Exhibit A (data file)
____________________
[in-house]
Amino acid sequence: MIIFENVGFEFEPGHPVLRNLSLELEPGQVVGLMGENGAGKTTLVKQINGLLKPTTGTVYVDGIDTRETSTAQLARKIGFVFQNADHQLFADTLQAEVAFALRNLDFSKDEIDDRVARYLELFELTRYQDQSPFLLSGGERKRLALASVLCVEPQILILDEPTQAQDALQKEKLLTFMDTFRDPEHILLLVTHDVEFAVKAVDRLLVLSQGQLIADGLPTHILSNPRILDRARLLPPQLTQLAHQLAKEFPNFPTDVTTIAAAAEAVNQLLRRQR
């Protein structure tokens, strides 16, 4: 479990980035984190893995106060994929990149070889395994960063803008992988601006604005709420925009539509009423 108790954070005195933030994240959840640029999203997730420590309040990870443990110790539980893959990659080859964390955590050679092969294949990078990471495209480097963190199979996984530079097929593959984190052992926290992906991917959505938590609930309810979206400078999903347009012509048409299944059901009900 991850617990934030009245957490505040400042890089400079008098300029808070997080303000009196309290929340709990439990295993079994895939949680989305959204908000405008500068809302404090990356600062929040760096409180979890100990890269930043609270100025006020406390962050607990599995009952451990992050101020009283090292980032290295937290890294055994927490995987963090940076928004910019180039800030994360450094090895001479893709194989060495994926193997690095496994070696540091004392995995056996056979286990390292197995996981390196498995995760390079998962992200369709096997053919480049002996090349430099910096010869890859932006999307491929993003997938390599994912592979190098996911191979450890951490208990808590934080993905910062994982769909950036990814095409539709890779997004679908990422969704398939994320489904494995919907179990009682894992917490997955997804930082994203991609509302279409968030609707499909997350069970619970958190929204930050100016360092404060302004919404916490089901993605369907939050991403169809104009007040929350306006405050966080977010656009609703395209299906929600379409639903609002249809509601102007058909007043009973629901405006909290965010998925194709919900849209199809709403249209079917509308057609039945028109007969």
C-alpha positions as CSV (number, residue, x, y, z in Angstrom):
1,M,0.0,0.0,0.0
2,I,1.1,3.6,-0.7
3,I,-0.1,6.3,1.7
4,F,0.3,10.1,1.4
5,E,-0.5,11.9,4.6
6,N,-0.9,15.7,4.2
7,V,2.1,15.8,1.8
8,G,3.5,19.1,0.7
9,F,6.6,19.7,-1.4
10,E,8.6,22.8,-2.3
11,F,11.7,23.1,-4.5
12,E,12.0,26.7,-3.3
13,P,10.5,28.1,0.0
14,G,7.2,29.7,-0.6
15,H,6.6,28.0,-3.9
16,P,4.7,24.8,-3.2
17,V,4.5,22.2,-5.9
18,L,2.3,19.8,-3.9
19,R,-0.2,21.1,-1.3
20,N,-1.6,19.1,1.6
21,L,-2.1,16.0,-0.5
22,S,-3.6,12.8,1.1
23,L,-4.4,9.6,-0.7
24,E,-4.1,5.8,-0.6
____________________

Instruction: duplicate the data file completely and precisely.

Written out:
[in-house]
Amino acid sequence: MIIFENVGFEFEPGHPVLRNLSLELEPGQVVGLMGENGAGKTTLVKQINGLLKPTTGTVYVDGIDTRETSTAQLARKIGFVFQNADHQLFADTLQAEVAFALRNLDFSKDEIDDRVARYLELFELTRYQDQSPFLLSGGERKRLALASVLCVEPQILILDEPTQAQDALQKEKLLTFMDTFRDPEHILLLVTHDVEFAVKAVDRLLVLSQGQLIADGLPTHILSNPRILDRARLLPPQLTQLAHQLAKEFPNFPTDVTTIAAAAEAVNQLLRRQR
């Protein structure tokens, strides 16, 4: 479990980035984190893995106060994929990149070889395994960063803008992988601006604005709420925009539509009423 108790954070005195933030994240959840640029999203997730420590309040990870443990110790539980893959990659080859964390955590050679092969294949990078990471495209480097963190199979996984530079097929593959984190052992926290992906991917959505938590609930309810979206400078999903347009012509048409299944059901009900 991850617990934030009245957490505040400042890089400079008098300029808070997080303000009196309290929340709990439990295993079994895939949680989305959204908000405008500068809302404090990356600062929040760096409180979890100990890269930043609270100025006020406390962050607990599995009952451990992050101020009283090292980032290295937290890294055994927490995987963090940076928004910019180039800030994360450094090895001479893709194989060495994926193997690095496994070696540091004392995995056996056979286990390292197995996981390196498995995760390079998962992200369709096997053919480049002996090349430099910096010869890859932006999307491929993003997938390599994912592979190098996911191979450890951490208990808590934080993905910062994982769909950036990814095409539709890779997004679908990422969704398939994320489904494995919907179990009682894992917490997955997804930082994203991609509302279409968030609707499909997350069970619970958190929204930050100016360092404060302004919404916490089901993605369907939050991403169809104009007040929350306006405050966080977010656009609703395209299906929600379409639903609002249809509601102007058909007043009973629901405006909290965010998925194709919900849209199809709403249209079917509308057609039945028109007969």
C-alpha positions as CSV (number, residue, x, y, z in Angstrom):
1,M,0.0,0.0,0.0
2,I,1.1,3.6,-0.7
3,I,-0.1,6.3,1.7
4,F,0.3,10.1,1.4
5,E,-0.5,11.9,4.6
6,N,-0.9,15.7,4.2
7,V,2.1,15.8,1.8
8,G,3.5,19.1,0.7
9,F,6.6,19.7,-1.4
10,E,8.6,22.8,-2.3
11,F,11.7,23.1,-4.5
12,E,12.0,26.7,-3.3
13,P,10.5,28.1,0.0
14,G,7.2,29.7,-0.6
15,H,6.6,28.0,-3.9
16,P,4.7,24.8,-3.2
17,V,4.5,22.2,-5.9
18,L,2.3,19.8,-3.9
19,R,-0.2,21.1,-1.3
20,N,-1.6,19.1,1.6
21,L,-2.1,16.0,-0.5
22,S,-3.6,12.8,1.1
23,L,-4.4,9.6,-0.7
24,E,-4.1,5.8,-0.6